AC: I hear he’s looking for a gig…

GJ: He still plays great. And when he sits down to play, only one sound comes out of that amp.

AC: I really like the working of Love is Alive, the 70s hit by Gary Wright. Considering the continuing ubiquity of that song on the radio, I’m surprised that more people haven’t covered it.

GJ: I seem to have a knack of finding songs to cover that your friends have also been thinking about doing but haven’t got around to it yet. Colin James called me up. The Black Crowes, same thing. “We were gonna do that!” But you didn’t.

AC: The first single, “The Better It Gets,” sounds like Texas.

GJ: There is a bunch of Texas in it. [ZZ Top guitarist] Billy Gibbons had a profound influence on me in terms of arranging, producing and creating tone.

AC: Anything else we should know about Eternity now?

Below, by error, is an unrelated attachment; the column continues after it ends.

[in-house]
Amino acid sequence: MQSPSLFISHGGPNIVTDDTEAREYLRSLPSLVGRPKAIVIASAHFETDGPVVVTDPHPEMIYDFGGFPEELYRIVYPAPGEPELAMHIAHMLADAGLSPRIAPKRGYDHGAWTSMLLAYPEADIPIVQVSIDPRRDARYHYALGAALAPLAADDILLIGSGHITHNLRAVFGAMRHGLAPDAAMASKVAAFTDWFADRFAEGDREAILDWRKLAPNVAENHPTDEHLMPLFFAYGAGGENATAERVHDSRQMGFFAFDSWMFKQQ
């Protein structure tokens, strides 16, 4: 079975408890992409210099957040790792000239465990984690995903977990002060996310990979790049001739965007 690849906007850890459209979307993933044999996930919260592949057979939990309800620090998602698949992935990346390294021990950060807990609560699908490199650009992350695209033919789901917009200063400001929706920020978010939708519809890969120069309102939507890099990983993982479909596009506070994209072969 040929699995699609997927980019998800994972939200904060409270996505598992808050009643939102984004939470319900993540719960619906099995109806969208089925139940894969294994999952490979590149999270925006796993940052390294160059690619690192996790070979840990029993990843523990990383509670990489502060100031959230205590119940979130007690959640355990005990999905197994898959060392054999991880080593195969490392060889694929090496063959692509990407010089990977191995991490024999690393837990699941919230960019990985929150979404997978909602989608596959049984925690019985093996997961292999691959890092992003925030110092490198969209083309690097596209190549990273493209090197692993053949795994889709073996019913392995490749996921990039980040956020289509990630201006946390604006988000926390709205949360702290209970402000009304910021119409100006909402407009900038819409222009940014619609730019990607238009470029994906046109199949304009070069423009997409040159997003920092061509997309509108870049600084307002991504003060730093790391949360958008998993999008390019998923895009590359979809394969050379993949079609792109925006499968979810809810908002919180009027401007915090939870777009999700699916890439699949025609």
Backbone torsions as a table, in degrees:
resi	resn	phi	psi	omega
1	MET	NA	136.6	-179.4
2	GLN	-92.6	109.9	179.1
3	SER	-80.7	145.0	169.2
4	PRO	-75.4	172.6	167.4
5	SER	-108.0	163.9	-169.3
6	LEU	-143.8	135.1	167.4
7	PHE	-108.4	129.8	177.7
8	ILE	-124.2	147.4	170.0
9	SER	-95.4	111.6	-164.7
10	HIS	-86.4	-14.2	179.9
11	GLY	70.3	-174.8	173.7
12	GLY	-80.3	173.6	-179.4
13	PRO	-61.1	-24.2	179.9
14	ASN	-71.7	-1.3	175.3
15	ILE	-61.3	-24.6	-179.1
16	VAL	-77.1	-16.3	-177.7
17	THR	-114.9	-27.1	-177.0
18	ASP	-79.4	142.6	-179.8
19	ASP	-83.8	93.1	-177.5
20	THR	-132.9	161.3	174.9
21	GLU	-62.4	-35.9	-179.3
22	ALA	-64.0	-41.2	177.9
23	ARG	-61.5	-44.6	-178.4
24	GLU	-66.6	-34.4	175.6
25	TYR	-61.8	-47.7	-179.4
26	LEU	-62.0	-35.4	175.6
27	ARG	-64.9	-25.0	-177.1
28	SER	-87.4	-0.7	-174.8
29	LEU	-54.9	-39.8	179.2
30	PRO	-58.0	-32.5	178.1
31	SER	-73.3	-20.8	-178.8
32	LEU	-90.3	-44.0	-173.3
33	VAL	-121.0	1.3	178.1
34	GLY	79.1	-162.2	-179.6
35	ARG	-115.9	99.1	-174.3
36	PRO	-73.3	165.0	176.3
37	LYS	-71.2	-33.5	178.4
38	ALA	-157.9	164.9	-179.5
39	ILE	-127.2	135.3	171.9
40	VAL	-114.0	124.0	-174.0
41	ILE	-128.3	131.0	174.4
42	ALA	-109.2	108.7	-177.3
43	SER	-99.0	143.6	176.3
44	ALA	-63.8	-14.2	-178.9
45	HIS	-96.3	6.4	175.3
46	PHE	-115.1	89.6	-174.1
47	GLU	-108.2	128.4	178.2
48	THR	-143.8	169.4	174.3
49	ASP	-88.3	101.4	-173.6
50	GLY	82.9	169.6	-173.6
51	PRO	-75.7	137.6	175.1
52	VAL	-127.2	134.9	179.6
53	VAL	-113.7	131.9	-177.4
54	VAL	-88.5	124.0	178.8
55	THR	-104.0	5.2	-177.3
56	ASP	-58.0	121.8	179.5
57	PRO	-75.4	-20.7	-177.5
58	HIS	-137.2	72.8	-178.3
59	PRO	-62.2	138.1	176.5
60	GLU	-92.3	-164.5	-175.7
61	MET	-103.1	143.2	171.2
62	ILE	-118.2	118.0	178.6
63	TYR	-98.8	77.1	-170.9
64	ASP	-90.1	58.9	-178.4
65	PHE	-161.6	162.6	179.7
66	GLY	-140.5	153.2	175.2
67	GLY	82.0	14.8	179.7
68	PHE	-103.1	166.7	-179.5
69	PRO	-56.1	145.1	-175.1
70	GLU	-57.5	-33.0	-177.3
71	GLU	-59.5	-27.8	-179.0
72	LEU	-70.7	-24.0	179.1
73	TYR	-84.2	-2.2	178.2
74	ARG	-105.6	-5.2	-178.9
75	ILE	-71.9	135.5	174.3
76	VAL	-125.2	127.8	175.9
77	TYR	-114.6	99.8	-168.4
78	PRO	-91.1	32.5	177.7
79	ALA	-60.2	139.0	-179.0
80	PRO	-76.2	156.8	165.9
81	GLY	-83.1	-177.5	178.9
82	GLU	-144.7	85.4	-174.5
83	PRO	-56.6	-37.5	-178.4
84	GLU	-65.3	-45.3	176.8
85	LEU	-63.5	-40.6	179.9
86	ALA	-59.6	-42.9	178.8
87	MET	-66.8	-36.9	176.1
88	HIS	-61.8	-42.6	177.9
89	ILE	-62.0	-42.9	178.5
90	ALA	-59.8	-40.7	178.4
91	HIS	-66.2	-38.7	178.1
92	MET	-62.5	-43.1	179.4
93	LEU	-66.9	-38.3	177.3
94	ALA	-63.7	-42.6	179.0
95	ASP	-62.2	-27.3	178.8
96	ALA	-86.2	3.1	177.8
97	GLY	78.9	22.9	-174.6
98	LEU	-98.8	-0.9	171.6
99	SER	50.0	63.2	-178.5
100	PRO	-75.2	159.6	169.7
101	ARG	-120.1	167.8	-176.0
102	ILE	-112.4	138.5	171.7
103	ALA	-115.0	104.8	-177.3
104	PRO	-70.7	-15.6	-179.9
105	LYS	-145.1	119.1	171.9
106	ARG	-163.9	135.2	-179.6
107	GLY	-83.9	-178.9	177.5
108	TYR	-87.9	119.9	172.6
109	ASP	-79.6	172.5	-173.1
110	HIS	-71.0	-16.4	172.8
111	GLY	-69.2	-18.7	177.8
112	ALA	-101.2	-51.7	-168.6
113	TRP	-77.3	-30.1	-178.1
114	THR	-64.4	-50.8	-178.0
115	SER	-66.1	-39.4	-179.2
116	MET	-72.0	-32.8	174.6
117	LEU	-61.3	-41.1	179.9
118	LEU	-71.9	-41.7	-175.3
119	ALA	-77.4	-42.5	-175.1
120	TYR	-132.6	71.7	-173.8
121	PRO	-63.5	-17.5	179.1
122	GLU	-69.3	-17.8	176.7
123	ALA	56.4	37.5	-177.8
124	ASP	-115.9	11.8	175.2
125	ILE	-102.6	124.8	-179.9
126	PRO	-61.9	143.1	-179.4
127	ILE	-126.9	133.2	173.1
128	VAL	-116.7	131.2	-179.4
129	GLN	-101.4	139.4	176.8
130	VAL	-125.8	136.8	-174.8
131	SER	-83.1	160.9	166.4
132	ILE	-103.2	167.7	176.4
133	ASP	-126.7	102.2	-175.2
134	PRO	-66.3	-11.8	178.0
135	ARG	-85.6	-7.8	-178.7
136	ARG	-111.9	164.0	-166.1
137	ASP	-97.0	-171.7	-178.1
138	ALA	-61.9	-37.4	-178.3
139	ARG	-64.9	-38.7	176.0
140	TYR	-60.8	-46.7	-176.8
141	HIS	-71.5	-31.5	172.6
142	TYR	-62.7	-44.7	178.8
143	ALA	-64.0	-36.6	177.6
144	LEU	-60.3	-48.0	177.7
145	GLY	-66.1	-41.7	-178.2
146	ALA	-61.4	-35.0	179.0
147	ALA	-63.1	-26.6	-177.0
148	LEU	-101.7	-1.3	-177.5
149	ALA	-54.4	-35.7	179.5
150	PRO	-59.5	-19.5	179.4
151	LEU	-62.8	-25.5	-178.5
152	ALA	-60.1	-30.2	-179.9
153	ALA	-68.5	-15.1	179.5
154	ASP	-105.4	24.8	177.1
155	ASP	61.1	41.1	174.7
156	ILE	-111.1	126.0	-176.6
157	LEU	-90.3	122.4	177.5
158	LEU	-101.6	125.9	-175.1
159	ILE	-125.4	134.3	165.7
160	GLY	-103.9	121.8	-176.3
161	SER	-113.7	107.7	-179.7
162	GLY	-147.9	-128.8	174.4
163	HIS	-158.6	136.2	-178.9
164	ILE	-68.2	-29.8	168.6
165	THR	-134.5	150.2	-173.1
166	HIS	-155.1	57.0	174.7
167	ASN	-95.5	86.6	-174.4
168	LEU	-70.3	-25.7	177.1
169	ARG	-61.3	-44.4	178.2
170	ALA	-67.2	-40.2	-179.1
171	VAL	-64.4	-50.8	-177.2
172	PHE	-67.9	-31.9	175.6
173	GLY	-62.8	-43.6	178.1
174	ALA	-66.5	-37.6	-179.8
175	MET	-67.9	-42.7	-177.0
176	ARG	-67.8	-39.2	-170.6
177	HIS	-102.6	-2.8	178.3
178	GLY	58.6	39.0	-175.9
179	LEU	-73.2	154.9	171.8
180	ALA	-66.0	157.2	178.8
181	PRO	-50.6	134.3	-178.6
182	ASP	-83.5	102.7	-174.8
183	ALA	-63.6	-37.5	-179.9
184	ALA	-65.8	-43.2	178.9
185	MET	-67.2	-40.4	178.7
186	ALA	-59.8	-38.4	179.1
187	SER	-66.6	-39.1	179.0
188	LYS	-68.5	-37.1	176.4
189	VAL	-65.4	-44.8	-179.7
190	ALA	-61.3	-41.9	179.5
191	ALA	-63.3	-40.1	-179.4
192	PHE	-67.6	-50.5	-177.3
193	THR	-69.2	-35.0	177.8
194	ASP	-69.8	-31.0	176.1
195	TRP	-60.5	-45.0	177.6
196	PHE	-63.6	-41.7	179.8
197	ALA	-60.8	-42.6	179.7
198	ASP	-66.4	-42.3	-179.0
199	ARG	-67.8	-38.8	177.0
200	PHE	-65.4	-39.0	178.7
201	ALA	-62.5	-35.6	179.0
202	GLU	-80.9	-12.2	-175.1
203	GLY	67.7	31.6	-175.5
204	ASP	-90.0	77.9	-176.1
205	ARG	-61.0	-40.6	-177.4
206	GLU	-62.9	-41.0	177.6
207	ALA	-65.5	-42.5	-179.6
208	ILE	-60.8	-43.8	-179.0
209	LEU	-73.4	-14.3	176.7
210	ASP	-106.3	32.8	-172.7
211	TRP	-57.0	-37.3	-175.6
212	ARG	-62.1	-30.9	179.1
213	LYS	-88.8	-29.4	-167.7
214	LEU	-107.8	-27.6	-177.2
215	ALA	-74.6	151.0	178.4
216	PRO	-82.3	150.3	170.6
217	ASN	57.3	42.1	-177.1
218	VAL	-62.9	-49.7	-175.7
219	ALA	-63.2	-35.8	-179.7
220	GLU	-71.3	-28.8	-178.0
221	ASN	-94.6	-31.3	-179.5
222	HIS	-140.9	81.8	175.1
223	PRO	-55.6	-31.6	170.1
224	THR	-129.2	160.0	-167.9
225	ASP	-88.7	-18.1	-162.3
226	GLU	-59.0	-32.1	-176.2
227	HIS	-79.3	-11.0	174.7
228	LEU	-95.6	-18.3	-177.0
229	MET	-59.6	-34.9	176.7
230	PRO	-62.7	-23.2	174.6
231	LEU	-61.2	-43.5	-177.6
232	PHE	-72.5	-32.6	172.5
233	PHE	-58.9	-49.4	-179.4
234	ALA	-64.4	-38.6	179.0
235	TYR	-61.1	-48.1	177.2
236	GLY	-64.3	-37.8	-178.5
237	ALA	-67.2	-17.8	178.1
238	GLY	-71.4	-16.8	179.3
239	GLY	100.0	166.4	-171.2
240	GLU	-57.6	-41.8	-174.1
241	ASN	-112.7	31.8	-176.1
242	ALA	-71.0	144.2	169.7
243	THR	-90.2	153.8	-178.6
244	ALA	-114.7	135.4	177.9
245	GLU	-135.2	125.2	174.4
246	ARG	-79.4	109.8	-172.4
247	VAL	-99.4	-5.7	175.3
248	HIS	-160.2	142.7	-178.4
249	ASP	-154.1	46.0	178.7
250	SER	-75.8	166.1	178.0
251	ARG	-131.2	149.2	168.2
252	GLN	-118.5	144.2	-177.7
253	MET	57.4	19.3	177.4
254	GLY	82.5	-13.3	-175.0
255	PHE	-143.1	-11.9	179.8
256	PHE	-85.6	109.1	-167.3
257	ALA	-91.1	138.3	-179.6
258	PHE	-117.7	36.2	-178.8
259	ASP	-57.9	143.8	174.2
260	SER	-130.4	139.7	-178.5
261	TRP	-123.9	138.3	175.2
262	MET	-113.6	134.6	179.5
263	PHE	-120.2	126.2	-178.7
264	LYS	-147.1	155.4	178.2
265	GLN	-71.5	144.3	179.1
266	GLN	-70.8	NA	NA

GJ: The entire record stays on message. Most of it was written by my wife and myself. The lyrics kind of read as episodes in a person’s life from gloom-and-doom-what-do-we-do-now to finding ways to heal and get through these trials and tribulations. It was hard enough to live through it, but then when you write a record about it, it gets it off your chest. And anyone takes some solace or inspiration from it, then maybe it was kind of worth it.

Gordie Johnson and Big Sugar will hold an online album release party for Eternity Now tonight (May 8) at 10 pm EDT on their YouTube channel. If you miss it, the whole thing will be archived for on-demand viewing,

Alan Cross

is an internationally known broadcaster, interviewer, writer, consultant, blogger and speaker. In his 40+ years in the music business, Alan has interviewed the biggest names in rock, from David Bowie and U2 to Pearl Jam and the Foo Fighters. He’s also known as a musicologist and documentarian through programs like The Ongoing History of New Music.

Alan Cross has 37911 posts and counting. See all posts by Alan Cross